Melissa Francis, a Fox News anchor, played Cassandra in the TV show "Little House on the Prairie."

In the 1980s, towards the end of the run of Little House on the Prairie, an NBC show about life in Minnesota in the late 1800s that was very popular, new actors were brought in to give the show new life. 

In the last few seasons of the show, Melissa Francis, who is now a well-known business journalist and Fox News anchor, moved into Walnut Grove. 

The time she spent on "Little House on the Prairie" 

Francis joined the cast of the prairie drama in 1981 when he was eight years old. He was there at the same time as Jason Bateman, who was eleven years old and is now famous for being the star of Arrested Development. 

She was hired, along with Bateman, to bring back the show's youth, since the main characters, Melissa Gilbert and Melissa Sue Anderson, were now young adults. 

"Mom said the story was basically a nighttime soap opera," Francis wrote in Diary of a Stage Mother's Daughter, her book about acting as a child with an overbearing mother. "I was starting to realize how important my role was." 

In 2017, she talked to Fox Business about the lessons Michael Landon, the show's star, taught the young actors. 

She said, "I grew up on the prairie." "We had a great time. One of the most interesting things I learned from Little House on the Prairie was that Michael Landon was one of the first people in Hollywood to figure out how the business works.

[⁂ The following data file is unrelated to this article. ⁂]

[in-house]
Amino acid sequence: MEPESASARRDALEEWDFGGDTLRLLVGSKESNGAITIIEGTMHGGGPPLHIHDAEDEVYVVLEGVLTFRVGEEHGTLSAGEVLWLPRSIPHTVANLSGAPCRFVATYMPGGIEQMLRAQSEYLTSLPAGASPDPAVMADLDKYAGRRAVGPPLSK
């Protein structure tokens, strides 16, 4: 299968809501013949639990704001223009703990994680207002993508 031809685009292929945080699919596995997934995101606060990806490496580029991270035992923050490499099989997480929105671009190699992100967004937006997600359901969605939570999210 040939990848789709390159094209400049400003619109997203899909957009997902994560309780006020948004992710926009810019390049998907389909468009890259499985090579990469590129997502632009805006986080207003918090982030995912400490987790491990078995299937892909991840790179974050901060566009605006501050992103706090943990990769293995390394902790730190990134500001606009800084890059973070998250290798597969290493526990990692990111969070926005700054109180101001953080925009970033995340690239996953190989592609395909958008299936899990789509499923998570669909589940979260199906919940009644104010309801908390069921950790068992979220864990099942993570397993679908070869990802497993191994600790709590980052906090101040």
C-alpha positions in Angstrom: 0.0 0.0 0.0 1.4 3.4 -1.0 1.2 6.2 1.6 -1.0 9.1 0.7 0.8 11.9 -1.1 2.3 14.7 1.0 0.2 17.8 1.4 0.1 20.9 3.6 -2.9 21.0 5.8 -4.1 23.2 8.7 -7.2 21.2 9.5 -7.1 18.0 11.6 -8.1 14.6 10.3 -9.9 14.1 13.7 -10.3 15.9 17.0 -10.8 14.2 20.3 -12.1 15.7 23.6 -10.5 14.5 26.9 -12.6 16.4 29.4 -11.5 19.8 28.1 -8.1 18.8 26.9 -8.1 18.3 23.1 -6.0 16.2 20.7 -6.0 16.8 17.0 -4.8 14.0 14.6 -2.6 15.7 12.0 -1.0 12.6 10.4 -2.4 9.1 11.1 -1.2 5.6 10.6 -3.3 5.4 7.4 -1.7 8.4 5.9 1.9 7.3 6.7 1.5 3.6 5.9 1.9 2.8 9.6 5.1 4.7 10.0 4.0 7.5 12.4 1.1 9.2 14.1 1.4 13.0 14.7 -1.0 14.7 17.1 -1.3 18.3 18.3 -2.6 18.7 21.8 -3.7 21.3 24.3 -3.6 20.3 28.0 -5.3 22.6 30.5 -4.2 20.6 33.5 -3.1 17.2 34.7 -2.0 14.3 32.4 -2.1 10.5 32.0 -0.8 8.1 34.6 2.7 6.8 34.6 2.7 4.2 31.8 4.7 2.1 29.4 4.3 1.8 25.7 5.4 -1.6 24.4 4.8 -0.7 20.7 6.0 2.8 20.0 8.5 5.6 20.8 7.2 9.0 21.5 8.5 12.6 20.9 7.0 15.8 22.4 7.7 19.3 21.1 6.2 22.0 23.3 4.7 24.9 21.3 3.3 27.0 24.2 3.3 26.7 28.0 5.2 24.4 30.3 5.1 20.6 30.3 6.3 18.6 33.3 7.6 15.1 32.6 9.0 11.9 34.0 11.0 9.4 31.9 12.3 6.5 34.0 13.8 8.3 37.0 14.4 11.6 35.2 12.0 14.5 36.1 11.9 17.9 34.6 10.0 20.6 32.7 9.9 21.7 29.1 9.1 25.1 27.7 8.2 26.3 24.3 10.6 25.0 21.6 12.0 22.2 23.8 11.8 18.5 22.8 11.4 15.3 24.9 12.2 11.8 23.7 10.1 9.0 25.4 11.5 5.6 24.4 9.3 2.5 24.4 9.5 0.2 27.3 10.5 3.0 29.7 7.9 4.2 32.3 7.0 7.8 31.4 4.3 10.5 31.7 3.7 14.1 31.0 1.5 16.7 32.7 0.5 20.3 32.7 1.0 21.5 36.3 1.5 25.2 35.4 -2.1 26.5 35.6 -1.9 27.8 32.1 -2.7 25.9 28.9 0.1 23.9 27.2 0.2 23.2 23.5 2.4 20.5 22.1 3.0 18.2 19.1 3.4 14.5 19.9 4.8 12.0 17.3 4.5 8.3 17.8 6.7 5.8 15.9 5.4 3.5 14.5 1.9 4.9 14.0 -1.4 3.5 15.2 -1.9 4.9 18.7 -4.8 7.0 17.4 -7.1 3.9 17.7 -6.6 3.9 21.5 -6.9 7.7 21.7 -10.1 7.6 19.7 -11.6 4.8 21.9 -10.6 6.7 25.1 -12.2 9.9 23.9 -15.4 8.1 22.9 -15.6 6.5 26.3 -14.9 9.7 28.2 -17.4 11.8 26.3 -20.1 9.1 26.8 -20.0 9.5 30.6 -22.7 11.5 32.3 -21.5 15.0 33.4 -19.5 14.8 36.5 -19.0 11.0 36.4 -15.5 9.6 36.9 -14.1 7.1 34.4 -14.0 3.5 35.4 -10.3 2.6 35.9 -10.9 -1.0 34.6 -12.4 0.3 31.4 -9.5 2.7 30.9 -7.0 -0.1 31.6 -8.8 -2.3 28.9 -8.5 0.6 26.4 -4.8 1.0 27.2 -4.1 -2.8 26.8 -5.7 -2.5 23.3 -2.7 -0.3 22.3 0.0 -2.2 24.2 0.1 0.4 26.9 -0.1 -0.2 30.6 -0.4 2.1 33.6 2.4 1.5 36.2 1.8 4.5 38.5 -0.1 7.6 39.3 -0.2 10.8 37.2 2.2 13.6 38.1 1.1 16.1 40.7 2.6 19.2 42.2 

"He owned that show. He made it, directed it, and was in it. He was the first one there in the morning and the last one to leave at night. He worked so hard that it was amazing." 

What Melissa Francis learned while living in the country 

She went on to say what Landon had come to expect from everyone on the show, even the younger actors. 

"I recently talked to Melissa Gilbert, and we talked about how none of the Little House on the Prairie kids ever robbed a dry cleaner or went to rehab. And one of the reasons was that [Landon] taught us to work hard. 

"Once the cameras started rolling, we were there for business. He chose a lot of kids who were good workers, but he also taught us the value and pride of a hard day's work. He called me "one-take Missy" because I could get out there and do it right away, which he loved. 

Giving up acting for the life of a journalist 

The 47-year-old stopped wanting to act when there were no more roles for her to do. In 1995, she got her Bachelor's degree in Economics from Harvard University. 

Francis joined Power Lunch and The Call, two CNBC shows that air in the afternoon, as a co-host. Then, in 2012, she went to work for Fox Business Network, where she is an anchor on the afternoon show After the Bell and a co-anchor on Outnumbered. 

In an interview with The Hill in 2012, the Californian woman talked about how she didn't find it easy to go from acting to journalism. 

"When I got my first job on air, I think my news director was disappointed because he thought, "Oh, she's an actor, she'll be great on air." But it was so different from acting, where everything was planned out and you had no control over what you said. 

Francis couldn't believe that she still got nervous in front of a camera after all those years working on TV shows. 

"The first time I did a live shot, I looked like a deer caught in headlights. When the anchor threw it to me, I just stopped moving. I had a hard time getting used to being on live TV. I almost think it was harder because I had been practicing so much." 

Melissa Francis is a long way from the prairie, but she has found her place.


Post a Comment